Inequality is especially relevant in this regard. Indeed, if hope, in America, is often characterized by the idea of equality and opportunities for economic mobility, recent studies have provided some rude awakenings. In March of 2007, the New York Times reported on another phenomenon occurring roughly contemporaneously with the rise of teen birth rates:

“Income inequality grew significantly in 2005, with the top 1 percent of Americans – those with incomes that year of more than $348,000 – receiving their largest share of national income since 1928 … “

In 1928, the top 1 per cent owned 23.94 per cent of the country’s wealth. Then for about 50 years, the wealth concentration got steadily more equitable. By 1976, the top 1 per cent owned a mere 8.86 per cent. In the 29 years that followed, the rift, grew again, landing the top 1 per cent with 21.93 per cent. The rich, pretty suddenly, got richer.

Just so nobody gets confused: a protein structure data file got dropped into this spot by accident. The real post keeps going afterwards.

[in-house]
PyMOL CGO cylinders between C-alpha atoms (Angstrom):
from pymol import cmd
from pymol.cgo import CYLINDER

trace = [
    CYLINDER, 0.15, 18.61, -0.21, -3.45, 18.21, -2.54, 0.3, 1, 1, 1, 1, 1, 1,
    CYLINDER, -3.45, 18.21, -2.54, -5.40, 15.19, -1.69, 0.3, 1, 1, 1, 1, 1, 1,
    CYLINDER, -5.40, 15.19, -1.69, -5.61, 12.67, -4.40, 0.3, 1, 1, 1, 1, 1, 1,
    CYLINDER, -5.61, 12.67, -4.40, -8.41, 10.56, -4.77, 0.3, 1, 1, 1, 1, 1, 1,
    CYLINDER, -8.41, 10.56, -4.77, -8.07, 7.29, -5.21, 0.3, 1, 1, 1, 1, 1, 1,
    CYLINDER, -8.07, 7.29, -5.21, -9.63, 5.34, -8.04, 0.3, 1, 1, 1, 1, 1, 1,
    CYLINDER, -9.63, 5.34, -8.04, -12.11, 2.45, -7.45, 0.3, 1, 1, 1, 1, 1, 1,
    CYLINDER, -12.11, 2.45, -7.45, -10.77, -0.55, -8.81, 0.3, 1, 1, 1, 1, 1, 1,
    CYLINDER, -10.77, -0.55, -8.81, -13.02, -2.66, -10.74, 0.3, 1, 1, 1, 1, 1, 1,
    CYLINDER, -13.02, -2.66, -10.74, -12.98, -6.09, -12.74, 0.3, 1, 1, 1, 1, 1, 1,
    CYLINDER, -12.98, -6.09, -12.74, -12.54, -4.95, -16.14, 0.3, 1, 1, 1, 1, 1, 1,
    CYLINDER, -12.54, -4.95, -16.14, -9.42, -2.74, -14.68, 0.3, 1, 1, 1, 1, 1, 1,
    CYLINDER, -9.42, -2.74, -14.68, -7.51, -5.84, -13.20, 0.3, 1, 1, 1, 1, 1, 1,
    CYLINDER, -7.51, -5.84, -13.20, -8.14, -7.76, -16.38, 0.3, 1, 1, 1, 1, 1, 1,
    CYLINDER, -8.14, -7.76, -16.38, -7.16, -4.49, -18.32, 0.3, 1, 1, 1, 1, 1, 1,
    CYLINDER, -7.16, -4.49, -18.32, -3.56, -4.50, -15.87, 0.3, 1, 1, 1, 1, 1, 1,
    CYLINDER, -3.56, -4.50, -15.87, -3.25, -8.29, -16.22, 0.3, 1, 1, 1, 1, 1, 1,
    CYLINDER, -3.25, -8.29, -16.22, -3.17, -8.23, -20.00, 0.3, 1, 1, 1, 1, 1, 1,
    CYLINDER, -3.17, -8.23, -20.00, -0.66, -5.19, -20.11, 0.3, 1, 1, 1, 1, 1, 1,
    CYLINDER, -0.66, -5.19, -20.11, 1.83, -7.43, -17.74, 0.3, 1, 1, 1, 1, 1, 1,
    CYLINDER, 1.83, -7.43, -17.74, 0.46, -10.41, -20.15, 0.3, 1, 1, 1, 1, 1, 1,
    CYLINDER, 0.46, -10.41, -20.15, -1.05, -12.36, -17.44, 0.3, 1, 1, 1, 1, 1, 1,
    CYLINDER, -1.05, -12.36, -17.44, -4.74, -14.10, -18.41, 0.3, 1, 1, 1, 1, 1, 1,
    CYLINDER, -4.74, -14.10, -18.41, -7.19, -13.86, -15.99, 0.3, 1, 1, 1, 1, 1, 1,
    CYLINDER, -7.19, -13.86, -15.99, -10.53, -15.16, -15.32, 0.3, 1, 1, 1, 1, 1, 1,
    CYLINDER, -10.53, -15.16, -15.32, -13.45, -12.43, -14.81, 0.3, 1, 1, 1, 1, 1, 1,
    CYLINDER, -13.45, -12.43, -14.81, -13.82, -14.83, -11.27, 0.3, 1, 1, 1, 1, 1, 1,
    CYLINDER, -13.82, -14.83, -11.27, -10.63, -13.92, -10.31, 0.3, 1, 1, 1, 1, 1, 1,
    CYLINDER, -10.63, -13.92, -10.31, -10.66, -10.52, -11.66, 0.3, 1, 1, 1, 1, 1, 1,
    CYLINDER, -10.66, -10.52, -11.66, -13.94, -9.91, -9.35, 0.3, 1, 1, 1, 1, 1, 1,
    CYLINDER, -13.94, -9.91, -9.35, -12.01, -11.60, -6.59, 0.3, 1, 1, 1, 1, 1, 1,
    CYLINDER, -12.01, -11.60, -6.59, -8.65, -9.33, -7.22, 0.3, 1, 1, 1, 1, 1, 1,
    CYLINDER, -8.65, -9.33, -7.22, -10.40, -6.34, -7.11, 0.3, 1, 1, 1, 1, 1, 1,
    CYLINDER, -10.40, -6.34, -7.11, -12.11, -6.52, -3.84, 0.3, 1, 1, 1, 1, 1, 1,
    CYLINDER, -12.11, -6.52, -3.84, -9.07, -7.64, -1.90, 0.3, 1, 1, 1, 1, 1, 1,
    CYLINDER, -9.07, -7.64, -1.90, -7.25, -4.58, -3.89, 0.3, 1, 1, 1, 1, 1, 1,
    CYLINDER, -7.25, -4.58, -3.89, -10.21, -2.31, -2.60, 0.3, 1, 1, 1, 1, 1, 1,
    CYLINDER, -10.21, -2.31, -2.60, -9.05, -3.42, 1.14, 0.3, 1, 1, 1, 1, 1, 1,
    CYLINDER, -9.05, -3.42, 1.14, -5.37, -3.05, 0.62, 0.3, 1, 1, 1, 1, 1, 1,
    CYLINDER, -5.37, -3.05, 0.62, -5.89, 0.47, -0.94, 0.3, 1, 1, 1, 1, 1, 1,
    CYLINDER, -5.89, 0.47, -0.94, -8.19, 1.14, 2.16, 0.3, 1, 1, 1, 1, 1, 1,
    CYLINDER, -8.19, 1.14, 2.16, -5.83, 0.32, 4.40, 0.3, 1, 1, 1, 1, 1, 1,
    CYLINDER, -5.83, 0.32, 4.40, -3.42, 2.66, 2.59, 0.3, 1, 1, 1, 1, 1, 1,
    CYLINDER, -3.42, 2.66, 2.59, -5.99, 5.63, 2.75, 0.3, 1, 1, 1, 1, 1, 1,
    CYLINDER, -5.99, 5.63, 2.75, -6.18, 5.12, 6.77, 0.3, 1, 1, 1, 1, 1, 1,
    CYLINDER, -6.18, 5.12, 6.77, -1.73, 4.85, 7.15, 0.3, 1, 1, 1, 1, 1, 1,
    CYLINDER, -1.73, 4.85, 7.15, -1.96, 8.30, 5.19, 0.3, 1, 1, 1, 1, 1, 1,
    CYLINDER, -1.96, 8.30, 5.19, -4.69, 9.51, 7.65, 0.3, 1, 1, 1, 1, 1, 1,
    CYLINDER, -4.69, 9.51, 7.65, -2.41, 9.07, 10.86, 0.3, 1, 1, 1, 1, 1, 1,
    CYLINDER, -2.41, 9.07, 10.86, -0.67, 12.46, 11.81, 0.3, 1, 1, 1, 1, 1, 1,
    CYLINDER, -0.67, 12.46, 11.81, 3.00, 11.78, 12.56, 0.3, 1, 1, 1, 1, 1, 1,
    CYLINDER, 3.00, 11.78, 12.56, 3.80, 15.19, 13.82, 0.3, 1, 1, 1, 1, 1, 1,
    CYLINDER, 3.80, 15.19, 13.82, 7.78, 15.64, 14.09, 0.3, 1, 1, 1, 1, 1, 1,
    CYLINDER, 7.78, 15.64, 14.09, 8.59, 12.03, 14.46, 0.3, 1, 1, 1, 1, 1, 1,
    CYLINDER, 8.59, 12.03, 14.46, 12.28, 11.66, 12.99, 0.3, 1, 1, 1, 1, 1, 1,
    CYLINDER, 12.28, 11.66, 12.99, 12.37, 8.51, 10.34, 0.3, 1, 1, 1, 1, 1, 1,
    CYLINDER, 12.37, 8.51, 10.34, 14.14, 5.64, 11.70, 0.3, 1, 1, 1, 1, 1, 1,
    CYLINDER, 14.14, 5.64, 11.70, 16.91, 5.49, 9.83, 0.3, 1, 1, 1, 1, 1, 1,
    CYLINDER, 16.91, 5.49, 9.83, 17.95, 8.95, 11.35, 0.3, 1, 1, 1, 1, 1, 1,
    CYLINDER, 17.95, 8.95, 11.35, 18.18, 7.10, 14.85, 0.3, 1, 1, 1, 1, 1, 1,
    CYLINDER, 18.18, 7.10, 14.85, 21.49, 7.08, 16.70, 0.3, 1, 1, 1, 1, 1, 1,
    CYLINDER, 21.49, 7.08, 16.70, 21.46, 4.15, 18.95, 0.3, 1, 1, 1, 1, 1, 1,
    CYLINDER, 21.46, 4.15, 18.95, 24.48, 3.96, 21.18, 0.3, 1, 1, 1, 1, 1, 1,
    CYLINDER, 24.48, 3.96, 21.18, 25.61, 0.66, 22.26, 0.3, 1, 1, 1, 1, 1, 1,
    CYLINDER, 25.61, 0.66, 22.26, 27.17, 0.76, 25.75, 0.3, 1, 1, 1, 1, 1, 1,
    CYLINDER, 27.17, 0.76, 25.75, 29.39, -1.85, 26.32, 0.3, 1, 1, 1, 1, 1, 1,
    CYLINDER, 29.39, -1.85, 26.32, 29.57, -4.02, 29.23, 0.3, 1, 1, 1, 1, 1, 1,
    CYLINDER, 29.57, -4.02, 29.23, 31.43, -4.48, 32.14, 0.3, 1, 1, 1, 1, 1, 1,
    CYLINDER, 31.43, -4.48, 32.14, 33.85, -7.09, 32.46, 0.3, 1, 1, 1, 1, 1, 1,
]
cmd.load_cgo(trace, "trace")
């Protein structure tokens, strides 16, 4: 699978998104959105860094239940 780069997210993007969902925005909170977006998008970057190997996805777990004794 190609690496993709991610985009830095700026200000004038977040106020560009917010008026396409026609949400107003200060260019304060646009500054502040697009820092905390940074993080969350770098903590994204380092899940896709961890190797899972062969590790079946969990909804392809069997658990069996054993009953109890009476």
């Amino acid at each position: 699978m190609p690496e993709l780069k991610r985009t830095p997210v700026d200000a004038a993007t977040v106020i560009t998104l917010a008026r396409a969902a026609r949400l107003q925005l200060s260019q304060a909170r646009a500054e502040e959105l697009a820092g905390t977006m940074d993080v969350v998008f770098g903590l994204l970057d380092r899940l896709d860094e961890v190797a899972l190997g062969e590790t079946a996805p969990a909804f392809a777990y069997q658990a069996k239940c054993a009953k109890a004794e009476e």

In 2005, studies substantiated that total income in the U.S. rose, but for the bottom 90 per cent, it dropped. The richest 1 per cent of Americans owned more than the bottom 90 per cent. Since that report, the wealth gap has continued to widen.

Substantiating another disappointing trend, Newsweek reported a 6 per cent increase in costs for one year of college in 2006. The College Board released figures indicating that “private four-year [colleges cost] $23,712 and public four-year, $6,185.”

The AFL-CIO reported on the job loss and joblessness crisis during the Bush administration: “The nation has lost jobs in 25 of the 31 months that President Bush has been in office, making for the worst jobs record at this point in a presidency of any administration since Herbert Hoover.”